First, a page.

Massive open online courses (MOOC) have been considered as personal learning experiences that require strong study skills. A new study of Aalto University and the University of Helsinki used a MOOC on programming to determine whether this claim is well founded. The study is based on a survey to the students who participated in the MOOC and its analysis by statistical methods and methods of data science.
According to the study results, approximately half of the students don't get any social support for their online studies – and these independent students are the ones who most often don't finish the course. Approximately 25% of students seek help from friends who don't participate in the same course and another 25% look for help through the discussion forum of the course.
'Students who received support from their friends used superficial learning methods more often. But, on the other hand, they also usually passed the course. Perhaps they also have a need to belong to a social group, and that helps them to stick with the course. Independent students don't have a similar social bond to the course, and that can affect their motivation,' says Postdoctoral Researcher Matti Nelimarkka from Aalto University and the Helsinki Institute for Information Technology (HIIT).
When students received a lot of help from the course's discussion forum, it was very likely that they completed the course. When on the average less than half of the students who begin a MOOC complete the course, the percentage of those who received a lot of help was as high as 75%.
A little more than 25% of the students taking the programming course were women, and they sought more social support for their studies than men. Older students sought help from the course's discussion forum more often than average, and the younger students more often asked their friends for help.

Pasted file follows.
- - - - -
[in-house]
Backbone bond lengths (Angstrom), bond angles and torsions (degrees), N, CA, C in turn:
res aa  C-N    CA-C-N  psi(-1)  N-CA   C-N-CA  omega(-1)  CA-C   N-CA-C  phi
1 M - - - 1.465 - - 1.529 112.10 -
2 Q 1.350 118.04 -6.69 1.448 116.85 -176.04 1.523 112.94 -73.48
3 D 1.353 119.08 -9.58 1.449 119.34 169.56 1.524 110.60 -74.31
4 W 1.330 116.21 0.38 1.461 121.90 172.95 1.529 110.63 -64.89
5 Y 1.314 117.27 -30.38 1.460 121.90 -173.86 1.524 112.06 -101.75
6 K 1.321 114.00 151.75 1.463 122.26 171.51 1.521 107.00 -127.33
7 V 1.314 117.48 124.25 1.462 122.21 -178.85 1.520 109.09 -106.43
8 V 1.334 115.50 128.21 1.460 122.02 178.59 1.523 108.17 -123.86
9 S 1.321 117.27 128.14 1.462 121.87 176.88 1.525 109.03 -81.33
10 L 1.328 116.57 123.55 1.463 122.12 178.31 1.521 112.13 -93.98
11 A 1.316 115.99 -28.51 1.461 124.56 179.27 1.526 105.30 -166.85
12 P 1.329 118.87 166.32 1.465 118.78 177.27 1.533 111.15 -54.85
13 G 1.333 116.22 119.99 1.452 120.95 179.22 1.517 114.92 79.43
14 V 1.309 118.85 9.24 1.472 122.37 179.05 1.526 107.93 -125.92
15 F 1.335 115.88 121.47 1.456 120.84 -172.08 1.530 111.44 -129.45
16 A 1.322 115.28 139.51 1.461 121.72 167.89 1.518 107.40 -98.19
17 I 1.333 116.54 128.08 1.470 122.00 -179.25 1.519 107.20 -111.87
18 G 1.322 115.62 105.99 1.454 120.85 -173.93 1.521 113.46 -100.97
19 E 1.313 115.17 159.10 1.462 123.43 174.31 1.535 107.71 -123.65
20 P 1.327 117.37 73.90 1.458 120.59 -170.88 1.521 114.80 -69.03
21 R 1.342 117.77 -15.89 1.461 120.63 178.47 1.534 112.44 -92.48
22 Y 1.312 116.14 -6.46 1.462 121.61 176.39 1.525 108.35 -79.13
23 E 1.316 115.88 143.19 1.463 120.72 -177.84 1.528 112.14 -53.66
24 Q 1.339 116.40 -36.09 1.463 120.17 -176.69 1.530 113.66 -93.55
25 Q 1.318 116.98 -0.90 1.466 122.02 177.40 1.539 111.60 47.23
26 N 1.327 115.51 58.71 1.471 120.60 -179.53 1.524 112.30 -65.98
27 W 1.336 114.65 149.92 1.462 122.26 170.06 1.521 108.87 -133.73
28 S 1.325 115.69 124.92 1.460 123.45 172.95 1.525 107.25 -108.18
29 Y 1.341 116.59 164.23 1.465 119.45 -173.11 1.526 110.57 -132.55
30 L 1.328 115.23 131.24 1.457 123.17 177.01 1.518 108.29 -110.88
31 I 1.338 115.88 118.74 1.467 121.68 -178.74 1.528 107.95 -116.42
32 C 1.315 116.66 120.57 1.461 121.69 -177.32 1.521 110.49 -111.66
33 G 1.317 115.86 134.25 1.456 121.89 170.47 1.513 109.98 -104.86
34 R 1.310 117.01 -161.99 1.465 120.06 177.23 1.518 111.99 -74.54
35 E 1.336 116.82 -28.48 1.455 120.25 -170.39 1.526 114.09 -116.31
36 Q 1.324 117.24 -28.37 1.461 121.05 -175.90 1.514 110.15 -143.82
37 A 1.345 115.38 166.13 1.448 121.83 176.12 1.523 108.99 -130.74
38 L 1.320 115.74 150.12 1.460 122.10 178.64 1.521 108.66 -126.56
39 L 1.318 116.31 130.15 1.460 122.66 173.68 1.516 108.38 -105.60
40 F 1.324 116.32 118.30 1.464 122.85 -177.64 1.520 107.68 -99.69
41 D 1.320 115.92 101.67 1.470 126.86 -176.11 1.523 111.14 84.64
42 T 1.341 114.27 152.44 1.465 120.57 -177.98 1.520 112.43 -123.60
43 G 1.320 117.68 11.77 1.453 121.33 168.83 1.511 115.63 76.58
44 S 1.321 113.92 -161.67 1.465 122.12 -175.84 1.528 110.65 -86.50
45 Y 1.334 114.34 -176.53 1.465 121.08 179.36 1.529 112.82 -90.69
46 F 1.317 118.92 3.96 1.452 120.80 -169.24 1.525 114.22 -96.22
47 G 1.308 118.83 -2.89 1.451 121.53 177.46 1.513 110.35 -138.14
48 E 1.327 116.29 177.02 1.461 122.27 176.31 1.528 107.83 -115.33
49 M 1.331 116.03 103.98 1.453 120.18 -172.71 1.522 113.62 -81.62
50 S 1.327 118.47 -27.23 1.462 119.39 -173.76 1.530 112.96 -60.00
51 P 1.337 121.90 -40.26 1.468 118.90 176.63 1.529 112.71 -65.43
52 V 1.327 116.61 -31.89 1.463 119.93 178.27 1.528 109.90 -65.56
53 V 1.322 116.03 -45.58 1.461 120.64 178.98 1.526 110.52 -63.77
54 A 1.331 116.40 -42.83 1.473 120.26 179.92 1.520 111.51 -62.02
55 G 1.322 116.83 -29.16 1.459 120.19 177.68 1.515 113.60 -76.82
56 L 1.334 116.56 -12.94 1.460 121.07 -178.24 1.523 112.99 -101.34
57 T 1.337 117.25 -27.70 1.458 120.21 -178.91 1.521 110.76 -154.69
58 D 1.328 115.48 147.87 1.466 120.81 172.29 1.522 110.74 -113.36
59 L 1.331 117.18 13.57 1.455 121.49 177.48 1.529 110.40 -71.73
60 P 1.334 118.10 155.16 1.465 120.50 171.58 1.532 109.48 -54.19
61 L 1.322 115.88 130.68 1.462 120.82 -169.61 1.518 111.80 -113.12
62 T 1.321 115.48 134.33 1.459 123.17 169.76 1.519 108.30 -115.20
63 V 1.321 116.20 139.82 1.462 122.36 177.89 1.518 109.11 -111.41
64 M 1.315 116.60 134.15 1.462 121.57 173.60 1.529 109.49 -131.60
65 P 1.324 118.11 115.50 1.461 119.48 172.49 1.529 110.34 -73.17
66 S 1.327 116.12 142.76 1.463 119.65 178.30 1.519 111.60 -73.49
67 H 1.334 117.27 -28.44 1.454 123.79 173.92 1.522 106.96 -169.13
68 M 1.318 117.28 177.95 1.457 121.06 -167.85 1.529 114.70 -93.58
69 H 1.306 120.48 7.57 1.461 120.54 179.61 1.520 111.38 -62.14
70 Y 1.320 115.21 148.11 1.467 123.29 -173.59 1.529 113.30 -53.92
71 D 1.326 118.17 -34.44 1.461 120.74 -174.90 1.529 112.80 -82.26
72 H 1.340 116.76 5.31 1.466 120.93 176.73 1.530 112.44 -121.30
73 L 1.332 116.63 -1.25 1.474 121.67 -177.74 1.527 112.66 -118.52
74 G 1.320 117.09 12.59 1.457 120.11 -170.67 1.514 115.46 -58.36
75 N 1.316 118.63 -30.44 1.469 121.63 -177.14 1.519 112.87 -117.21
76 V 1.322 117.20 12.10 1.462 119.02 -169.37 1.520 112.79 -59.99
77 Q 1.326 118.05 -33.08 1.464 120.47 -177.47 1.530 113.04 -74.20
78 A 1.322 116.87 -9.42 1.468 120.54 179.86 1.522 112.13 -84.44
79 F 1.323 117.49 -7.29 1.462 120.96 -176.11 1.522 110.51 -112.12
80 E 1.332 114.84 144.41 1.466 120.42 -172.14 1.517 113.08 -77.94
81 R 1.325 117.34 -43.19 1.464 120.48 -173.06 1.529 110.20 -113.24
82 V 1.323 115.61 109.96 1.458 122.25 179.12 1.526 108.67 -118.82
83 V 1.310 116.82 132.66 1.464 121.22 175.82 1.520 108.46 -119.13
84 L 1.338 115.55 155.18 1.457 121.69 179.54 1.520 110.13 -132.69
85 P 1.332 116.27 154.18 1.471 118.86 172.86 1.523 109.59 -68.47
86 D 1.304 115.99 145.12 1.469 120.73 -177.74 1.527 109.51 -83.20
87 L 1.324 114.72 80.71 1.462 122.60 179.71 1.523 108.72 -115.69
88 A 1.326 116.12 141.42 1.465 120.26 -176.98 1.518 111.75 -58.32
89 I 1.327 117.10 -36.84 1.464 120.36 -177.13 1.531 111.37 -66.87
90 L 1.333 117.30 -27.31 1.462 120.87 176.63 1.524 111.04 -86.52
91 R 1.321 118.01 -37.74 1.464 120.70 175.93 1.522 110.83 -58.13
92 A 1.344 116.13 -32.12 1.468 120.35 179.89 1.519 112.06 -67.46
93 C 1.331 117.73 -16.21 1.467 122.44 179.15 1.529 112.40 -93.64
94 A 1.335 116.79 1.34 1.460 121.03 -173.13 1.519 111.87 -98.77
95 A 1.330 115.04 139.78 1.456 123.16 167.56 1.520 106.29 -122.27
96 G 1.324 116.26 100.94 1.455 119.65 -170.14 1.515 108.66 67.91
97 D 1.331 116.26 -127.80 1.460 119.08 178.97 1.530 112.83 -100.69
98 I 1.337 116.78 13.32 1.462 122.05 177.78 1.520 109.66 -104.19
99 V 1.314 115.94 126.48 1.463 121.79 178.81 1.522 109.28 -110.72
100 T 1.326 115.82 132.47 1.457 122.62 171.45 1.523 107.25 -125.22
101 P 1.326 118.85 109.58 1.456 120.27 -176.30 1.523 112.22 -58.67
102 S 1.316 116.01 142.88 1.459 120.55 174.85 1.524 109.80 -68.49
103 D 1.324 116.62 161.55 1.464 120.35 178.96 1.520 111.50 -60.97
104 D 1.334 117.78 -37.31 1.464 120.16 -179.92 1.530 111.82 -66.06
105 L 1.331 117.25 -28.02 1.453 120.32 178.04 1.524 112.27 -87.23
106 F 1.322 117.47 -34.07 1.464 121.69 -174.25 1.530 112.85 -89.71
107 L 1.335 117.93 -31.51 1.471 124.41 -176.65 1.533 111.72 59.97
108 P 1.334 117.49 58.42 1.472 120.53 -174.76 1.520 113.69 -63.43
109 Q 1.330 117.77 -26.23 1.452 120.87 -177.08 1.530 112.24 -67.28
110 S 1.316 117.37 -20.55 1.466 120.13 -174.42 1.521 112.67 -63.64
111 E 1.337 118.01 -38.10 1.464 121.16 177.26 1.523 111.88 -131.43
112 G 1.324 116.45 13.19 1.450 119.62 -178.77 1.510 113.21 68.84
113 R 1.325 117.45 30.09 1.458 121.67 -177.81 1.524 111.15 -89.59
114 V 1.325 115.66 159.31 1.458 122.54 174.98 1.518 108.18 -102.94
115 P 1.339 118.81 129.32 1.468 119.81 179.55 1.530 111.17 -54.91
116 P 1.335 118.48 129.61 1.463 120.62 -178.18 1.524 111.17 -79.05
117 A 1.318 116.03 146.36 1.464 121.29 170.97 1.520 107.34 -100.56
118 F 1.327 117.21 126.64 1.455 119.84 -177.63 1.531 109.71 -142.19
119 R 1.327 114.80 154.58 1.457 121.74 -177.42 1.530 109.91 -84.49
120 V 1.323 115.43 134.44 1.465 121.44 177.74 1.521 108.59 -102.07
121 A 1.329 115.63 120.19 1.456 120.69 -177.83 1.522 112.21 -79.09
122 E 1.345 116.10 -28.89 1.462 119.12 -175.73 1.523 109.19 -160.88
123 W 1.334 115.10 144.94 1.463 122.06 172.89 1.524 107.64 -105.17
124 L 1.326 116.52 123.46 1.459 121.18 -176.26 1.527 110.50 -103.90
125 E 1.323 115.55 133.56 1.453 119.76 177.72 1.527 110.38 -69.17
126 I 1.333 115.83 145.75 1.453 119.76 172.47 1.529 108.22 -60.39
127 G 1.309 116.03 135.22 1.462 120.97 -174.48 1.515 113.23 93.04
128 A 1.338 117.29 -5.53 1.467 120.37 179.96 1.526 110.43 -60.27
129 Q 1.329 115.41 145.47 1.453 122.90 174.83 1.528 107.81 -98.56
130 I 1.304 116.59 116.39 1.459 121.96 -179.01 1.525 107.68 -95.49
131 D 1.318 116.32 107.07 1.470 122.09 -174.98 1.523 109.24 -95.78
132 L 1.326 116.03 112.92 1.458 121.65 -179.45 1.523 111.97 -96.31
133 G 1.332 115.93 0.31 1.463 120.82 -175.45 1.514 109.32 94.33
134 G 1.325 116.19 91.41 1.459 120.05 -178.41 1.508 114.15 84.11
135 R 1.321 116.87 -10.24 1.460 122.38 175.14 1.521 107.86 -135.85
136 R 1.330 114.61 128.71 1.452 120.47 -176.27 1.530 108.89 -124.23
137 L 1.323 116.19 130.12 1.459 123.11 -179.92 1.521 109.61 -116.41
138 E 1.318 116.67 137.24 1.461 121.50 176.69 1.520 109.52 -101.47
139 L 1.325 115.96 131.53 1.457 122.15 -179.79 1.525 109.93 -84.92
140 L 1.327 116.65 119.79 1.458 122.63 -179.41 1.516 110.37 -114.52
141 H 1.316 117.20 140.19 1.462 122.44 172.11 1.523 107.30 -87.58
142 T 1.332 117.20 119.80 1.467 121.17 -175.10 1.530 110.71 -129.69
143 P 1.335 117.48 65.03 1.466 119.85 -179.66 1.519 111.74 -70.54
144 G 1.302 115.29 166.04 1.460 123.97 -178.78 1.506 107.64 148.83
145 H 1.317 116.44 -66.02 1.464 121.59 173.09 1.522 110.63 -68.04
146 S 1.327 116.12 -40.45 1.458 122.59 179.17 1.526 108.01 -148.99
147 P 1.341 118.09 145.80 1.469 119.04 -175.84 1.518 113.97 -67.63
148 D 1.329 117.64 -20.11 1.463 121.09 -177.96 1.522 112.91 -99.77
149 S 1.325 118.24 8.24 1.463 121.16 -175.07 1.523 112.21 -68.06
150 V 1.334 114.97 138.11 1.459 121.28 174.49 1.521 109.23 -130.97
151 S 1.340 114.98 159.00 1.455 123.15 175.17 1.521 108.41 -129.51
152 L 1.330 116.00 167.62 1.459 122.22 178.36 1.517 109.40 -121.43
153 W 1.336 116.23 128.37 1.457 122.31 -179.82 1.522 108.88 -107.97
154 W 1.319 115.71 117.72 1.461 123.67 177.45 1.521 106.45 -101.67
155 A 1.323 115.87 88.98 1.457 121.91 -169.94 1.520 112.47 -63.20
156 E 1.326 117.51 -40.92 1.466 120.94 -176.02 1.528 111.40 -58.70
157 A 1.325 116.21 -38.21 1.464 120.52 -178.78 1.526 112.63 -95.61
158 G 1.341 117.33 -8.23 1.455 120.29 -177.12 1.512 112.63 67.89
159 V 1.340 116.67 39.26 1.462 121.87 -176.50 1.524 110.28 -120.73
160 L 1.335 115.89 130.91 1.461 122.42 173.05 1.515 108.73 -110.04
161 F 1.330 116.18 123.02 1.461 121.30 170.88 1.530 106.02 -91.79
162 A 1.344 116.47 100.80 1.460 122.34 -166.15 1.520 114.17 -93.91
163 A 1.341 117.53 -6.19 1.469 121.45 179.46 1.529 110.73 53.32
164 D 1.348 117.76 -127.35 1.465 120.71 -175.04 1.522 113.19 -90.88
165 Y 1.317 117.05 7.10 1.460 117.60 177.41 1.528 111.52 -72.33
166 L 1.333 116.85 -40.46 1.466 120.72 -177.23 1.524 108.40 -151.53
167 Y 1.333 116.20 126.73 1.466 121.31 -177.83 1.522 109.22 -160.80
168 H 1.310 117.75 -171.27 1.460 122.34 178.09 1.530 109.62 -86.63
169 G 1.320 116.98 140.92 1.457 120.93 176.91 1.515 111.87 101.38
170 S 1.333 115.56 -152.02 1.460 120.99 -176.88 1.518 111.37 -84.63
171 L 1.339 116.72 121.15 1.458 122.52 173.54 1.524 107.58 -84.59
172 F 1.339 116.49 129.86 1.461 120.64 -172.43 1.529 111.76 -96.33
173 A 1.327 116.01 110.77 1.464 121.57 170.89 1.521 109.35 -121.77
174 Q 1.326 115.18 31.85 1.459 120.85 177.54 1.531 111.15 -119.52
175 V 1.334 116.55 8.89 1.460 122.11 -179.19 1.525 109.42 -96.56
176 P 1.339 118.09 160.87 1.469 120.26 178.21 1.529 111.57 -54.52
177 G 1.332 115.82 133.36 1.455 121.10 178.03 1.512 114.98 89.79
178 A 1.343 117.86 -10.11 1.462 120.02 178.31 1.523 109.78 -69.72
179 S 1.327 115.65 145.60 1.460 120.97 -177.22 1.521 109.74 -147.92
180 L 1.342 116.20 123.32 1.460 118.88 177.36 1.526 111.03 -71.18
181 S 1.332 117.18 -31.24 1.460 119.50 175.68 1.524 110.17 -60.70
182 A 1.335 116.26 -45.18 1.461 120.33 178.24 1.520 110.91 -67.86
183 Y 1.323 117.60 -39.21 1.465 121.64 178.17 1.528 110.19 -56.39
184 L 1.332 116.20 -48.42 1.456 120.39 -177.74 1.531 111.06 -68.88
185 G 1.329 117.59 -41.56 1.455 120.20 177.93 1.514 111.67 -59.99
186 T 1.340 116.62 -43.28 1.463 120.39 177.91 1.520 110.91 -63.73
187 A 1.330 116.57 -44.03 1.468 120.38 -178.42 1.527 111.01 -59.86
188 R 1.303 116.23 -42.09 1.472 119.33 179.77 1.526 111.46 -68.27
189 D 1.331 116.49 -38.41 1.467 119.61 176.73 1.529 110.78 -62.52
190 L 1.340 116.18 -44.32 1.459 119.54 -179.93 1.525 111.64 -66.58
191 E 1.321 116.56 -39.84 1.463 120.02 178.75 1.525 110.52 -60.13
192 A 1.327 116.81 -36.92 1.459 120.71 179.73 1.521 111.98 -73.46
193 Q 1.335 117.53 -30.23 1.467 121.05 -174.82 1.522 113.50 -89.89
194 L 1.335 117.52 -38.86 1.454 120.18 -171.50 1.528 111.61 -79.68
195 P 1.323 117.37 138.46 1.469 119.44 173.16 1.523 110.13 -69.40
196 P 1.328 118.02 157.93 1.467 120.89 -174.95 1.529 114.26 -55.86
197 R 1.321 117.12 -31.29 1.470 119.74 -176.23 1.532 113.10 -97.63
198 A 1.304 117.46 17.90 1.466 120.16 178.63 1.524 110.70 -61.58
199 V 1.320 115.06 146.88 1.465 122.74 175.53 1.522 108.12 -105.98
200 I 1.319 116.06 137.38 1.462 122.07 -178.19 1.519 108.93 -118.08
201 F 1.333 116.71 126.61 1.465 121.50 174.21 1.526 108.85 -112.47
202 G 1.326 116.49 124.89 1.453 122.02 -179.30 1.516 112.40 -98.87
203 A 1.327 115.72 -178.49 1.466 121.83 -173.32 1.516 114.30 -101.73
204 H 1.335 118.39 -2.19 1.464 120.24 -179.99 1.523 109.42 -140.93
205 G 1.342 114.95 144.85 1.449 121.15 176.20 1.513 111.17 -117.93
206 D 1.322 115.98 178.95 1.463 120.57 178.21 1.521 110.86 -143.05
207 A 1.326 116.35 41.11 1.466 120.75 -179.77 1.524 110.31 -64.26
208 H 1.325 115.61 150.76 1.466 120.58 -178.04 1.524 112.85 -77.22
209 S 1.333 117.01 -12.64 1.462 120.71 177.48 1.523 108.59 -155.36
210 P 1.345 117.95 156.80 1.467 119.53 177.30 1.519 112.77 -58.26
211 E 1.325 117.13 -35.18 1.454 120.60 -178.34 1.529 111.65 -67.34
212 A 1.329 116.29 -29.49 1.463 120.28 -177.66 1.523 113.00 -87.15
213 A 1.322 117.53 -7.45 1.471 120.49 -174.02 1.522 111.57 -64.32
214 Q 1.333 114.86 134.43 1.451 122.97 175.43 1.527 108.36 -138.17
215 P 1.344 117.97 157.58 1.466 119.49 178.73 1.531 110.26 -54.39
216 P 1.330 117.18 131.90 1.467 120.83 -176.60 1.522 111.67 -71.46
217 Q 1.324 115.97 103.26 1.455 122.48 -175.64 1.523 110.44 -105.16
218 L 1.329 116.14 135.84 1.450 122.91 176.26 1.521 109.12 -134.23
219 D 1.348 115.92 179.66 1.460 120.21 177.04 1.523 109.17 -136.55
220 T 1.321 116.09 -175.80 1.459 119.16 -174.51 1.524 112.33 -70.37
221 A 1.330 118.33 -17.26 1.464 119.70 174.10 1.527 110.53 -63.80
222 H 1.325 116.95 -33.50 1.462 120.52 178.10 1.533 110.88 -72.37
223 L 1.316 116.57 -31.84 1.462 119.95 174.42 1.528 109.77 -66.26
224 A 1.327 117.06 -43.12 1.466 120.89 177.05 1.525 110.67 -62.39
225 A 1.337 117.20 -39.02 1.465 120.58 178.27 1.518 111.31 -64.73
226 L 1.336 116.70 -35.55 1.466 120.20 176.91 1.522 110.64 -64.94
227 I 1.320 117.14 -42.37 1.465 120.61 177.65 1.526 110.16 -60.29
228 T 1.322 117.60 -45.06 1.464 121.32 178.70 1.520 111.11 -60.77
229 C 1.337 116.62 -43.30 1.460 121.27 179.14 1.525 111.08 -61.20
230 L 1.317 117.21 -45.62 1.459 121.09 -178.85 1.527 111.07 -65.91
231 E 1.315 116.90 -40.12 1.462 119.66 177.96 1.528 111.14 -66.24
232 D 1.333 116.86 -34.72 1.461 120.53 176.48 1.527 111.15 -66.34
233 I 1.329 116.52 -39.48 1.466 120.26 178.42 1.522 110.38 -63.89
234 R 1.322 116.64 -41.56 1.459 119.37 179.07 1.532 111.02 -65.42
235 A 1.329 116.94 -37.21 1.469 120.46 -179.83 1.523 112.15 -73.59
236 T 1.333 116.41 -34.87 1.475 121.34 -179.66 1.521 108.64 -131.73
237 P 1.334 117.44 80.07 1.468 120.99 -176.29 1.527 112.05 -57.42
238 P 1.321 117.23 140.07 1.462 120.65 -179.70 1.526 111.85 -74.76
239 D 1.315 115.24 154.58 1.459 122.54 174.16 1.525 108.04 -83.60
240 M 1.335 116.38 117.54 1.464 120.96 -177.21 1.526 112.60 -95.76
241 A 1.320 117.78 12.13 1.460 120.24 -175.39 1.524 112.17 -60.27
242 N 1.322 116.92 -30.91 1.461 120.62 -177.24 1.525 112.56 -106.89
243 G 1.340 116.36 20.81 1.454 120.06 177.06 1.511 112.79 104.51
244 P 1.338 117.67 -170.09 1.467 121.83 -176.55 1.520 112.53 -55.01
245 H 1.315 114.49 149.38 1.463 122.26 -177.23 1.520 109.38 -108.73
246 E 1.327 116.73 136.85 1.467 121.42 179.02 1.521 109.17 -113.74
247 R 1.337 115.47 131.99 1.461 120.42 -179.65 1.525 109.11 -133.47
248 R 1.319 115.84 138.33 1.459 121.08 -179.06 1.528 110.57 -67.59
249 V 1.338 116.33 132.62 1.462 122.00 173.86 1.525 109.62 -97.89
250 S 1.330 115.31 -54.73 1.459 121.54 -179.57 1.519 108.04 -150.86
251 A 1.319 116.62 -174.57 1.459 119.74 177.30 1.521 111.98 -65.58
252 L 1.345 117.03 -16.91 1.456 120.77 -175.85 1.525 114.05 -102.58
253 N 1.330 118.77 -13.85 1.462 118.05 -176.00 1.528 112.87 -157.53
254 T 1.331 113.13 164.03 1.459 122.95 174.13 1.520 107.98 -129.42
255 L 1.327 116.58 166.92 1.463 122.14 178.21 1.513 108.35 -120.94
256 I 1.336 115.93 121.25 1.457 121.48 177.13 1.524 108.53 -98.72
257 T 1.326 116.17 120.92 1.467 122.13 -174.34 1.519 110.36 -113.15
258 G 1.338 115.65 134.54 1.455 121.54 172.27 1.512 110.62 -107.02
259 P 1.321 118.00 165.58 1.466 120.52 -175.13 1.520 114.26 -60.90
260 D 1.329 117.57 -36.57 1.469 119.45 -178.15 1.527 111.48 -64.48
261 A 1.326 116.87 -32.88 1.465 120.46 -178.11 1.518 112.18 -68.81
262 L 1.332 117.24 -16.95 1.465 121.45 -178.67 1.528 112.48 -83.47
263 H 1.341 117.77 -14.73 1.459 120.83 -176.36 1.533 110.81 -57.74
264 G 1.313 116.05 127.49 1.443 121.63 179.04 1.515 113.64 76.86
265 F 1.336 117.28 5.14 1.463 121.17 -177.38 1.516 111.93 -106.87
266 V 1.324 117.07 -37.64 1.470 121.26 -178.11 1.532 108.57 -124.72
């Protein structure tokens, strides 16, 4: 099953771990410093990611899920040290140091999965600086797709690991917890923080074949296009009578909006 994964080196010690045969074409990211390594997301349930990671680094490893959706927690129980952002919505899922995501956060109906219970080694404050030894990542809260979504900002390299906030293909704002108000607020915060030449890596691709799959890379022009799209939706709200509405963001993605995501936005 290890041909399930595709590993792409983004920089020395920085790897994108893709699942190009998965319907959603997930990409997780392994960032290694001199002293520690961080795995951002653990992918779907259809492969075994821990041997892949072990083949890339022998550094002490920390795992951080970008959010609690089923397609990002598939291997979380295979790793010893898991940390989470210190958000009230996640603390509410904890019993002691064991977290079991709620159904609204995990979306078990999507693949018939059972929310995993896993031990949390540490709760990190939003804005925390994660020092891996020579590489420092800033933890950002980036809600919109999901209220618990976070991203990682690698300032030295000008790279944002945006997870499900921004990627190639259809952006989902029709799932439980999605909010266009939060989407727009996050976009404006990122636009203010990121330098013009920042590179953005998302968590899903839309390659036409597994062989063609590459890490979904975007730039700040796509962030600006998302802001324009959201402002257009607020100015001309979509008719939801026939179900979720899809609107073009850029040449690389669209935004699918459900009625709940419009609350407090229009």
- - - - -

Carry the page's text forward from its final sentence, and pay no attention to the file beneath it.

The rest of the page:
Based on the study, skilled friends can be considered as social capital, but from the point of view of learning, Nelimarkka and Arto Hellas, university lecturer at the University of Helsinki, don't recommend using friends to support learning – despite the results.
'We don't know a lot about these friend helpers. Perhaps they are a little too helpful? This can lead to a very light and superficial approach towards learning. The students can struggle through their assignments but their understanding of programming can leave room for improvement,' emphasises Nelimarkka.
The study raises questions about how social learning could be supported more. Could we help the students by asking better defined questions? In different types of groups that support learning, it is worth considering that giving the answers straight away may not be the most useful option.
'The curriculum of basic education was reformed to emphasise phenomenon-based learning, and it would be interesting to know if the same findings hold true there as well. Can skilled friends help to achieve better learning results already during basic education?' wonders Nelimarkka.
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